Remember Pfizer ($PFE) CEO Ian Read's (photo) promise that Lipitor co-pay assistance wouldn't "disadvantage" payers? Apparently, this is why: The company has struck some aggressive deals with pharmacy benefits managers and healthcare plans, trading large discounts for restricted access to Lipitor generics.
In a complete reversal of the usual push toward newly available generics, PBM Catalyst Rx has instructed pharmacies to fill prescriptions for generic Lipitor with the branded version instead, according to a letter obtained by The New York Times. The generic block would remain in effect until the end of May 2012, when Ranbaxy Laboratories' 180-day exclusivity is expected to expire and additional copycat versions will hit the market. Patients would still pay a generic-level co-pay for their prescriptions.
According to Bloomberg, Medco Health Solutions ($MHS) is also participating in the generic-blocking deal. Reimbursements for generic Lipitor would be denied, while coverage for the branded version would remain in force. A spokeswoman called the arrangement--which applies to Coventry Health Care members, if not other plans as well--a "custom plan design," Bloomberg said, under which Medco customers tweak their formularies to "maximize value" and achieve their benefits-management goals.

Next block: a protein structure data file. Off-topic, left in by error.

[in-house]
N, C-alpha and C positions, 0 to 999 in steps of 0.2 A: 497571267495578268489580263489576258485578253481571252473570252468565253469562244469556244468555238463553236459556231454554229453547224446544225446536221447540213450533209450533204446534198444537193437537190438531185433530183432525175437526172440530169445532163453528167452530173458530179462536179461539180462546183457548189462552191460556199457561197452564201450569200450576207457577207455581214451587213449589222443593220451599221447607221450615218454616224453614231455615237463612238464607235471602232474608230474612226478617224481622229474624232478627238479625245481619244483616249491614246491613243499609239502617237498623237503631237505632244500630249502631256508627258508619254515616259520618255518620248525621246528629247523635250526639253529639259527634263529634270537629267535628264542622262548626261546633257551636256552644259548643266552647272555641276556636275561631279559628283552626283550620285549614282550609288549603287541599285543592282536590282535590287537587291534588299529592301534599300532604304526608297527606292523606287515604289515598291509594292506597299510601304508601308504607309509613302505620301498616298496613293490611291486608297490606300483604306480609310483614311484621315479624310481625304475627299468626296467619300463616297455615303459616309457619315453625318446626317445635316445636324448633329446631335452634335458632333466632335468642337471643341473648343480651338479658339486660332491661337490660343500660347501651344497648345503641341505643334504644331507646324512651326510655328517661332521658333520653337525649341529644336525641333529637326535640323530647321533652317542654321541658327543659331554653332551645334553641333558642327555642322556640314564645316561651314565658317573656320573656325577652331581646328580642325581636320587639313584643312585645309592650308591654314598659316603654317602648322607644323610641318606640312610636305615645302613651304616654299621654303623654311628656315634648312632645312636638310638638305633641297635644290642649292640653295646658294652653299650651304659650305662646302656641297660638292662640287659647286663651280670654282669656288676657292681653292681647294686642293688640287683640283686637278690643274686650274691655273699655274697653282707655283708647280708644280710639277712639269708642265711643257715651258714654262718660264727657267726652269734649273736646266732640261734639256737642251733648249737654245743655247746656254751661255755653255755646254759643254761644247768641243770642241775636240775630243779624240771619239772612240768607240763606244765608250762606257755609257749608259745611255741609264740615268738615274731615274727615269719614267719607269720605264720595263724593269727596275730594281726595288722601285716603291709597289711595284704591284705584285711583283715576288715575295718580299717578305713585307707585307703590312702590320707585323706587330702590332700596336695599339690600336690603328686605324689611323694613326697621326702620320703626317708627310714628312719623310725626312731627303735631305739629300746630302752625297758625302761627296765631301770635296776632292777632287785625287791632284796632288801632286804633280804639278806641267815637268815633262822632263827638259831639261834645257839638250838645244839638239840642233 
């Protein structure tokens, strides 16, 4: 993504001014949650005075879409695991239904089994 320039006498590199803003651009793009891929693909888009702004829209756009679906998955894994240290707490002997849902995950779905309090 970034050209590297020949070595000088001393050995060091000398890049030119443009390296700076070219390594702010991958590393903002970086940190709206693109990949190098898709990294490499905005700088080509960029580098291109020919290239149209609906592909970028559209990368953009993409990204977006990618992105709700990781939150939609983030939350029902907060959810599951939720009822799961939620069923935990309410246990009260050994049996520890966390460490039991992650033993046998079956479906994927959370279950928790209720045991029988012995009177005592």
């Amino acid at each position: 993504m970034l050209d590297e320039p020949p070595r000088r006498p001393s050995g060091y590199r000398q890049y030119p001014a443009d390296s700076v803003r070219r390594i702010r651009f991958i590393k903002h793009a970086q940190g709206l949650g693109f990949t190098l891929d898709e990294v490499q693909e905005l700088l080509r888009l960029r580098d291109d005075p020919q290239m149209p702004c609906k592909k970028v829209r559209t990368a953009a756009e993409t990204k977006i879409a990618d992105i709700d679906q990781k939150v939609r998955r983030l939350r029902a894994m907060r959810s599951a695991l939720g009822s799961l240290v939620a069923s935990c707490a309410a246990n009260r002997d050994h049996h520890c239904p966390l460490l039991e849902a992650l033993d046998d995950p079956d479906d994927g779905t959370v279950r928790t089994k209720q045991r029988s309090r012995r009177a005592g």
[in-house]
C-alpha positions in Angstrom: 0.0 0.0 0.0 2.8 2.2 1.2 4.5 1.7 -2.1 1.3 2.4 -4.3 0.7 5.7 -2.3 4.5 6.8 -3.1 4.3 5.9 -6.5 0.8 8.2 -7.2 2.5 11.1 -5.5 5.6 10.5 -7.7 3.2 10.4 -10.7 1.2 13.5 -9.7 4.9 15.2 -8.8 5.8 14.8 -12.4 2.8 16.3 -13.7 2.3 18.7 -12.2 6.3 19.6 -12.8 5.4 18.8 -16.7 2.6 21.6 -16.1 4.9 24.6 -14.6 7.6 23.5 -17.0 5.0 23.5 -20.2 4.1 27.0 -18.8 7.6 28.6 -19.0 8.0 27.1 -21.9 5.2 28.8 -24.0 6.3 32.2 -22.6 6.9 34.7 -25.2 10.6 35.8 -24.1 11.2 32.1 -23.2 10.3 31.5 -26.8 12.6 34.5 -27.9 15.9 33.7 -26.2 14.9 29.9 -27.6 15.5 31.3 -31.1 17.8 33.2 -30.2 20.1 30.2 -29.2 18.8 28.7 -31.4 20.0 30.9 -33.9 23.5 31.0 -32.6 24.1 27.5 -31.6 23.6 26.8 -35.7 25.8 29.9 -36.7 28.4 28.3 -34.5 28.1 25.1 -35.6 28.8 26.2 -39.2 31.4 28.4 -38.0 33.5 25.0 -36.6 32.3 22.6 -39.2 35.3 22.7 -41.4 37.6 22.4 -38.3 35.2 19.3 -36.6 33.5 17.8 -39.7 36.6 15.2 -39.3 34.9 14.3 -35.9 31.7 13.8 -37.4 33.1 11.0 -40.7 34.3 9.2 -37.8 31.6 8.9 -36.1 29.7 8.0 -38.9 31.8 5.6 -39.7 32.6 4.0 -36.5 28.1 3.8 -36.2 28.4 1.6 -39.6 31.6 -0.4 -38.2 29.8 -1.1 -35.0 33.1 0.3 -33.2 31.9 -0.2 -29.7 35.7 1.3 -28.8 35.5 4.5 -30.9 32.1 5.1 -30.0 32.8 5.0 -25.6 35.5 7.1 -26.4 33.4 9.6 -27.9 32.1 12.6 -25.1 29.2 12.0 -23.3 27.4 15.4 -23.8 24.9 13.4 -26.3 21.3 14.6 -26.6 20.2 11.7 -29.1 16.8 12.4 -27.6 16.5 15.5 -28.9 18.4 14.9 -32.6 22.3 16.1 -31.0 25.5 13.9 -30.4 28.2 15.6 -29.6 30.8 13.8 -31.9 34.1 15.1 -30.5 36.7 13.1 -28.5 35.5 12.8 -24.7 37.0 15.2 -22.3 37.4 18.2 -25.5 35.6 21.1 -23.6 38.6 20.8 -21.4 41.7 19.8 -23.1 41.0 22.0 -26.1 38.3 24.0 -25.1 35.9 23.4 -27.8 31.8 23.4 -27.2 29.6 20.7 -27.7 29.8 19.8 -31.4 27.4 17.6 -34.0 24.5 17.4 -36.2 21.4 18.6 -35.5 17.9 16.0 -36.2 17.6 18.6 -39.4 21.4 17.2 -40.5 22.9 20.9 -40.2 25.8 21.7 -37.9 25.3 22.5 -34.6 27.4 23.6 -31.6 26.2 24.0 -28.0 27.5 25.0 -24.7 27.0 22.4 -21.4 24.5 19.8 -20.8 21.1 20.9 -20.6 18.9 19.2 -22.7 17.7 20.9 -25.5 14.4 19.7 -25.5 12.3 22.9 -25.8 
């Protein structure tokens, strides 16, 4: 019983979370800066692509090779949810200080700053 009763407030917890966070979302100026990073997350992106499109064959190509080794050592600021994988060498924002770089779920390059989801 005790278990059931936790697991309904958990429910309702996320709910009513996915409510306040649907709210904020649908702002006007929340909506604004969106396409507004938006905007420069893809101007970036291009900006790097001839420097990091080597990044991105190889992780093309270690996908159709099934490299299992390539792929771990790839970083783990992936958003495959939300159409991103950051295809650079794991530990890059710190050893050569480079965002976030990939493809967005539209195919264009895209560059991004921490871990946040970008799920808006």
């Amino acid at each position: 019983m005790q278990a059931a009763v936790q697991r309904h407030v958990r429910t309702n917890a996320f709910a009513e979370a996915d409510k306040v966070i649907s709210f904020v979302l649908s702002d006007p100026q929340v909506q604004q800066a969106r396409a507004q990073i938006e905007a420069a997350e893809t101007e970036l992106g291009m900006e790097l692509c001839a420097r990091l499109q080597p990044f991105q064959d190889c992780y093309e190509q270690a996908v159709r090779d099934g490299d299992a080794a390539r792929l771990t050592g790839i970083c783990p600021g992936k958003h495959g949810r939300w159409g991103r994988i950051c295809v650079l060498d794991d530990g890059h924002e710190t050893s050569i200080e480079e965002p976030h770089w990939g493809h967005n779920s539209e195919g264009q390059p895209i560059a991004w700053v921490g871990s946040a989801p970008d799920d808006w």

Some pharmacists are up in arms about the arrangements, saying Pfizer and the PBMs will benefit at the expense of employers--who'll still pay the brand-name drug fee--and taxpayers. Pharmacists United for Truth and Transparency, a trade association of 600 independent pharmacists, called the PBMs' approach a "blatant attempt" to "retain rebate dollars" from Pfizer, Bloomberg says.
"While the Lipitor co-pay will drop on Nov. 30, the full price to plan sponsors will stay the same," a group spokesman told the news service. "That means plan sponsors will be forced to pay more for brand Lipitor even though a low cost generic is available."
Paul Bisaro, CEO of Pfizer's authorized-generic partner Watson Pharmaceuticals ($WPI), told the Times that the arrangements would raise healthcare costs, not to mention hurt his attempts to sell a Lipitor copy. "It's not a good event," he told the NYT. "And consumers are going to be confused. They're not going to understand why they can't get a generic."